Is Inflation the Only Way Out?
Board: Macro Economics
While it is true that I objected to many of the actions taken by the Fed (and their cronies in Treasury) over the past number of years, it is also true that if they had acted otherwise (such as following my wishes), the financial landscape would now appear very different. Whether we would be any happier with those hypothetical conditions is something we'll never know.
Anyhow, you are also right that the US dollar has deteriorated over the past few decades to an extent which few consciously consider. From my own metrics (not peeking at either Shadowstats or the BLS), I generally use a figure of the dollar being worth between 1/10 to 1/12 what it was 40 years ago. Of course that does not include housing which has risen (at least in my neck of the woods) by about 100X (even after the crash). The good news is that my wages increased over that period by more than 12X (in absolute number of dollars) so (ignoring the higher tax bracket that put me during many of those years) I guess I'm still ahead of the game.
It is important to note that what we assume to be the “steady-state” relationship between the sizes and relative finances of the classes is an aberration in history dating back only to the 1960’s. At all times before that, whether we look at the US in the 1920’s, pre-revolutionary European history (yes and post revolutionary as well), Renaissance, Roman times – whatever – there was a very small group of individuals who owned a far larger share of the economy than the rest of the population (and during some periods actually owned a fair share of the population). The US (as well as Europe) have spent the last few decades evening out the finances of the classes. Have the rich given back everything to the working class (now called middle class as the original usage of the term – along with its members – has entered some sore of political/sociological limbo and is now grouped with the wealthy)? This has raised the average standard of living, allowed society to support the poor to an extent that they no longer riot or cause undue social unrest and created the impression that, not only is the American Dream achievable, but one should continually have bigger and better dreams.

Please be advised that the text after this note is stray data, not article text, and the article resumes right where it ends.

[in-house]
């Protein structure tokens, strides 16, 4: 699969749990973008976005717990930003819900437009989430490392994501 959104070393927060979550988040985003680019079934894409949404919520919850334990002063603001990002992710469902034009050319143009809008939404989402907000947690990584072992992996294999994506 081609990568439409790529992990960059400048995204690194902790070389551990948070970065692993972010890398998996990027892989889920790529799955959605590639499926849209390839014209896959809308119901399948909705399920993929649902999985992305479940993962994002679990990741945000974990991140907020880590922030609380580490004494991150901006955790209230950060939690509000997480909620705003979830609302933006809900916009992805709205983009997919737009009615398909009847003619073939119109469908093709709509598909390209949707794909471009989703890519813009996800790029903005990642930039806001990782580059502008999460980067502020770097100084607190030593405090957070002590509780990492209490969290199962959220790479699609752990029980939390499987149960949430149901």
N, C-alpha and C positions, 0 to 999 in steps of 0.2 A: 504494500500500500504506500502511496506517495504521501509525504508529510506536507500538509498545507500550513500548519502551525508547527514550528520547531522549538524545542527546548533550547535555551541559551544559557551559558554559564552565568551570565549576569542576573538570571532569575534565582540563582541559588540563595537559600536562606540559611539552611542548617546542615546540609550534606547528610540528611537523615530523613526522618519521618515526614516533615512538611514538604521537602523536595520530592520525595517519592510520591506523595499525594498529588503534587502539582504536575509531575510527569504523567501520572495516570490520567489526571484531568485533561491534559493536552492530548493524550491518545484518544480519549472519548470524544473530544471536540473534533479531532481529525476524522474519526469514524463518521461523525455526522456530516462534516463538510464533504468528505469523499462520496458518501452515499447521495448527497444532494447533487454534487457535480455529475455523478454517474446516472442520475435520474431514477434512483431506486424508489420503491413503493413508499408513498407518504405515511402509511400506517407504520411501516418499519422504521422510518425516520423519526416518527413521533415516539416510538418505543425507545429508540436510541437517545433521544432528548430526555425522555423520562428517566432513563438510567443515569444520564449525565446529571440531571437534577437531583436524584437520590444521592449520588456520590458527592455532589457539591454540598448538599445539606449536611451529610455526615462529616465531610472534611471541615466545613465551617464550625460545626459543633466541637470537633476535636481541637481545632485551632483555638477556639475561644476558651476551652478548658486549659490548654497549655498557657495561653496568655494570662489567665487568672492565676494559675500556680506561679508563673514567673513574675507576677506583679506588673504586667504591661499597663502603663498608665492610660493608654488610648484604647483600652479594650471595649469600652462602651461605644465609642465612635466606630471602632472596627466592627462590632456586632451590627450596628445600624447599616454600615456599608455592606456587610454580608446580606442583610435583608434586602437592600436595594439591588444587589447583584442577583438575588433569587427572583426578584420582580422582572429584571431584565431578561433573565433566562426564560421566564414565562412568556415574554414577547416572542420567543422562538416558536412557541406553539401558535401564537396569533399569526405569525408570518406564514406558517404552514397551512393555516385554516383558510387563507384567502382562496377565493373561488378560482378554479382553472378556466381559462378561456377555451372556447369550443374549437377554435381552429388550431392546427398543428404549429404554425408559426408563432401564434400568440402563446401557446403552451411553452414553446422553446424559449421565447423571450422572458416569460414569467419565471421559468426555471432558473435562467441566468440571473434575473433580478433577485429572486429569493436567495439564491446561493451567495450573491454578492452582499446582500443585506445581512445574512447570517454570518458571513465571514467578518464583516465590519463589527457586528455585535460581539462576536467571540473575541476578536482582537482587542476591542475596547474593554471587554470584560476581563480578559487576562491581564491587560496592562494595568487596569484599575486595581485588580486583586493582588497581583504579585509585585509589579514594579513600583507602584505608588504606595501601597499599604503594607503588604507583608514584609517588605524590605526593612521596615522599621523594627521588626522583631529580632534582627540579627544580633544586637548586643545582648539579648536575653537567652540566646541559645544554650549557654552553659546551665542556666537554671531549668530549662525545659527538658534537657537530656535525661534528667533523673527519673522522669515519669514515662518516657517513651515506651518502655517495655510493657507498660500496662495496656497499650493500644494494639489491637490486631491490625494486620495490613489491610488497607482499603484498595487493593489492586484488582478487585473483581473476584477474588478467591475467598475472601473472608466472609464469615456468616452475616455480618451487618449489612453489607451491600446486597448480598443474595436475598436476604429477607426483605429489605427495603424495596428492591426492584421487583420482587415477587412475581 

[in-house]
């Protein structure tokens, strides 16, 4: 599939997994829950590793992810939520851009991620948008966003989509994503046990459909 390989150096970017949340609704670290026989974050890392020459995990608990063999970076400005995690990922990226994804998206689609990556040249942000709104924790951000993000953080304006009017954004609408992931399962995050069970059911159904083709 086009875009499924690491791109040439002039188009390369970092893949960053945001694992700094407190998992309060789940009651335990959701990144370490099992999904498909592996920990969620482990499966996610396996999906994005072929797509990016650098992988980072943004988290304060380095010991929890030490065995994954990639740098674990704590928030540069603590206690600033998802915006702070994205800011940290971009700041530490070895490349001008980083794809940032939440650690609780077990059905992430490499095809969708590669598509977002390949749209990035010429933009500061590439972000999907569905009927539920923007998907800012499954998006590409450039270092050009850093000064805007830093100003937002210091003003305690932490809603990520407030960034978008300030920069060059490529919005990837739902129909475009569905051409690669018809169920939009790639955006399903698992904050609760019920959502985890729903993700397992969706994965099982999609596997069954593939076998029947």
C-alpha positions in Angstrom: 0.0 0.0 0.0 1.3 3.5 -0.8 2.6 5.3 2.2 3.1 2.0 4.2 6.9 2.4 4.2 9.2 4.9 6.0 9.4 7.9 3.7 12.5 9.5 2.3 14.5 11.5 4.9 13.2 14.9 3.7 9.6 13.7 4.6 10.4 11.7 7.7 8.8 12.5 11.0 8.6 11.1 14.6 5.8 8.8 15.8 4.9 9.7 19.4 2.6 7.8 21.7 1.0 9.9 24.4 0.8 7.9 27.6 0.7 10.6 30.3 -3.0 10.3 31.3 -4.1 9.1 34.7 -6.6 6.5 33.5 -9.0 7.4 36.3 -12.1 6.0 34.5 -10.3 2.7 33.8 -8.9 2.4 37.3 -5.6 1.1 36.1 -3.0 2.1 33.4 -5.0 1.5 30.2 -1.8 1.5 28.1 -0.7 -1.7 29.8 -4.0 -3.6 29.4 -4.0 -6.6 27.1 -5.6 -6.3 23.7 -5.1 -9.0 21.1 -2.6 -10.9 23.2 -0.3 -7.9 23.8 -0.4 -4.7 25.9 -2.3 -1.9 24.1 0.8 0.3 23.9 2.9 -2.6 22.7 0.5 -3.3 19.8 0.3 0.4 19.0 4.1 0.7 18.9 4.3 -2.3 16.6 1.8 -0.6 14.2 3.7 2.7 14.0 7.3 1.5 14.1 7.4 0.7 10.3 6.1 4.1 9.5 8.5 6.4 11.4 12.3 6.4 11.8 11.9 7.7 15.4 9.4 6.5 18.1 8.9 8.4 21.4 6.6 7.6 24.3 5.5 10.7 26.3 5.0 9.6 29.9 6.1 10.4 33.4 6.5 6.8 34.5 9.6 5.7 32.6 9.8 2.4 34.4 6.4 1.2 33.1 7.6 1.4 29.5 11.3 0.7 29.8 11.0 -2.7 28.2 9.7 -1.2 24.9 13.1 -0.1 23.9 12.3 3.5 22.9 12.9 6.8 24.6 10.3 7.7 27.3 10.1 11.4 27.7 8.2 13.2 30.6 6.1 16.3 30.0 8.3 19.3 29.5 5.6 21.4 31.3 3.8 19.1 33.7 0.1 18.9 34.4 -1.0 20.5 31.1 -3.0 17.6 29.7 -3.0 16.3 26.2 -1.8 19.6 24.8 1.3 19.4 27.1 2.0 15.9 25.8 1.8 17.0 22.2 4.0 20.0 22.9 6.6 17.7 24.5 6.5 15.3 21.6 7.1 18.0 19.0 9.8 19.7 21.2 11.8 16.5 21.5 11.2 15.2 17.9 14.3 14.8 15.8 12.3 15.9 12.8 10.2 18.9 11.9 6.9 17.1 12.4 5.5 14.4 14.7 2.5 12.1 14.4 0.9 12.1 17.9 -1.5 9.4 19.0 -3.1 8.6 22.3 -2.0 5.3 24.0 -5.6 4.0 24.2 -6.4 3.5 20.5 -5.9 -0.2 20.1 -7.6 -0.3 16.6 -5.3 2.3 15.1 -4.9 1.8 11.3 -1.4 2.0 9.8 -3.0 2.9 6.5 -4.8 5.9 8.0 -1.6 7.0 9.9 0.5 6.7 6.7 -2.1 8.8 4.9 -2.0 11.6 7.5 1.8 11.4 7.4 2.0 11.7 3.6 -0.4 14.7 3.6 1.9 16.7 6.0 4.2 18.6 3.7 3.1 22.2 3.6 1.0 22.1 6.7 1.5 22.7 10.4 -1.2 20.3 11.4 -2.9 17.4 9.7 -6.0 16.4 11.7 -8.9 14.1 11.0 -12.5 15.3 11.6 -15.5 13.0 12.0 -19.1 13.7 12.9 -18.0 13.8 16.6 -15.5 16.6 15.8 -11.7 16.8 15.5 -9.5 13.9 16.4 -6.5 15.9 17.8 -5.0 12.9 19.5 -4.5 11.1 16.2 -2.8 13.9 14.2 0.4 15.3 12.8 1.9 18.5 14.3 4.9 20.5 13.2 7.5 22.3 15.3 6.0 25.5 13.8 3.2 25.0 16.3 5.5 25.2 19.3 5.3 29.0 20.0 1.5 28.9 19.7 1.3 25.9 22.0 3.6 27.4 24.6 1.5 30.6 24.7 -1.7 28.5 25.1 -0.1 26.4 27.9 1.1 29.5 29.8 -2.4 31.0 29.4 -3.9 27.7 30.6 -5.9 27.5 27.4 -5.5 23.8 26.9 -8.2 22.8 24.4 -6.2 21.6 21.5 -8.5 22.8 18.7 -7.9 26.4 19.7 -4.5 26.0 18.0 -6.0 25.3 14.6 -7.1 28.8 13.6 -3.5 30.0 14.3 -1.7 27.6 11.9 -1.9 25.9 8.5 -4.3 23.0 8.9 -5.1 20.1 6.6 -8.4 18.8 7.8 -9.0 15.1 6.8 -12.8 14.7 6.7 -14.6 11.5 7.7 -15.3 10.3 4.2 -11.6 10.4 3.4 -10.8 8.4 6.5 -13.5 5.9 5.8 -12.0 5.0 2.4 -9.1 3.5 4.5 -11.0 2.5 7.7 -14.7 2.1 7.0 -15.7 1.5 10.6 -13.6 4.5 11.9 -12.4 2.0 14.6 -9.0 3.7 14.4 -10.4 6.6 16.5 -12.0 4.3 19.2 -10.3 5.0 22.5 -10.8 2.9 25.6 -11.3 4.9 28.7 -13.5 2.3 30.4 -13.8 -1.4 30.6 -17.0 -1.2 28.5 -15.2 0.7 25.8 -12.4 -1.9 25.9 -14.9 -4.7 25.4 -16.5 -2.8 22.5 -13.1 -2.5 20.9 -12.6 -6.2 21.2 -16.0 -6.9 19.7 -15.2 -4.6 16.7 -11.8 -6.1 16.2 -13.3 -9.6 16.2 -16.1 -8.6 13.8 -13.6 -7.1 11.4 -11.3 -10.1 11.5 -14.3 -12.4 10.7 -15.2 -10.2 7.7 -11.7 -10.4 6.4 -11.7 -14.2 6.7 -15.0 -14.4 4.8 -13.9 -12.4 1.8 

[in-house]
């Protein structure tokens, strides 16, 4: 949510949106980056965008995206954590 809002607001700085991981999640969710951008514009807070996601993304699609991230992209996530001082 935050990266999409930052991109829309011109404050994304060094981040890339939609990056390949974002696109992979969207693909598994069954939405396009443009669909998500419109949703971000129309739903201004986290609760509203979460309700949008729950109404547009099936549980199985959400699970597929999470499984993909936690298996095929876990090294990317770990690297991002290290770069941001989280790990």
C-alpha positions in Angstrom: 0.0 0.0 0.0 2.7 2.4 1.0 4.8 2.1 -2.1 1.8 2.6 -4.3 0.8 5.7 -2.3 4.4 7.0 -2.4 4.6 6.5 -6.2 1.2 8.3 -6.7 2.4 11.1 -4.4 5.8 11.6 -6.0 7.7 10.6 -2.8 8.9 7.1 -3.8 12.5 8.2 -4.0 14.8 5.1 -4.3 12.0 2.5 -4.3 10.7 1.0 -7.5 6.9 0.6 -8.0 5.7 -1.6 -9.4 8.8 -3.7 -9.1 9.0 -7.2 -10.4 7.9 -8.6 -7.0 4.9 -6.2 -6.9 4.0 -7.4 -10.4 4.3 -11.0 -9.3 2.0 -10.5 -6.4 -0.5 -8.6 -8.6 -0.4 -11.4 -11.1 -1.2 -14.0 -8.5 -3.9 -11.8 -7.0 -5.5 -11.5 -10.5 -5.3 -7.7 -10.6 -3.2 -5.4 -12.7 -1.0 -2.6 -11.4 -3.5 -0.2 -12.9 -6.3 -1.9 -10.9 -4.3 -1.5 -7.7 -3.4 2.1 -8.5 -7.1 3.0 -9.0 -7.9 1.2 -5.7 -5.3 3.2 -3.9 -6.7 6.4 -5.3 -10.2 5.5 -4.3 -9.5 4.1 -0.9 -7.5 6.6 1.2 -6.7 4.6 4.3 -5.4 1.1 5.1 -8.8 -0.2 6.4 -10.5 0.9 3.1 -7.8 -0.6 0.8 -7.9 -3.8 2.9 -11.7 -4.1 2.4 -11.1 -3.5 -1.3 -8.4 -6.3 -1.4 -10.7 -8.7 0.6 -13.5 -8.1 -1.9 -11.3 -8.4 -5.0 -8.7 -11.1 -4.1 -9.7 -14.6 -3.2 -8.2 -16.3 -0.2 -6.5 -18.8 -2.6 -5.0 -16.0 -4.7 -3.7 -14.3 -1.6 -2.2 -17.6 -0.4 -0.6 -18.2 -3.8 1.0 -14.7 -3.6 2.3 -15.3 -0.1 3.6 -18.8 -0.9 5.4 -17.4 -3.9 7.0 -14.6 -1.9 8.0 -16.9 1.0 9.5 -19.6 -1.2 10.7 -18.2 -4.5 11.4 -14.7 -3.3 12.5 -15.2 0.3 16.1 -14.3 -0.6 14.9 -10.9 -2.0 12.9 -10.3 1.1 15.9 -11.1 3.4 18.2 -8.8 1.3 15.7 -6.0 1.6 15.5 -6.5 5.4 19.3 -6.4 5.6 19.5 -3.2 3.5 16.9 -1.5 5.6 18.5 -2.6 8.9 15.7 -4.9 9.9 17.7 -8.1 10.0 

Inflation assisted in crafting the scenario outlined above as leverage could be supported as long as debts kept losing value faster than prices wages increased. Then the BIG shift in real estate. Real estate started increasing in price (because of the perception that the leverage was supportable) far faster than the rate of the increase in inflation. In parallel, American Dreams were scaled up, rather than down. Until either home prices reset, debts are forgiven or inflation reduces the real carrying costs, our “middle class” is essentially insolvent.
Fortunately, our government can borrow almost interest free. That’s the good news. The bad news is unless either spending is cut or taxes increased that will not always be the case (though is has been in Japan for the past couple of decades – it only took prolonged deflation to keep the ball rolling).
So we have our current quandary:
If the working class is tapped out financially and the wealthy – while able to support higher taxes – don’t make up a large enough group to be particularly meaningful (other than politically) is solving the overall problem, where is the revenue going to come from? Yes, expenses can be cut, but – even there – there will be a tradeoff of lost jobs and damaged industries.
So I guess the bottom line is that inflation (in the eyes of the Fed) is inevitable as it may make these debts bearable. The question will be at what rate and (more importantly for us) whether there will be anyplace where we can safely get returns to compensate for the loss of value in our nest eggs.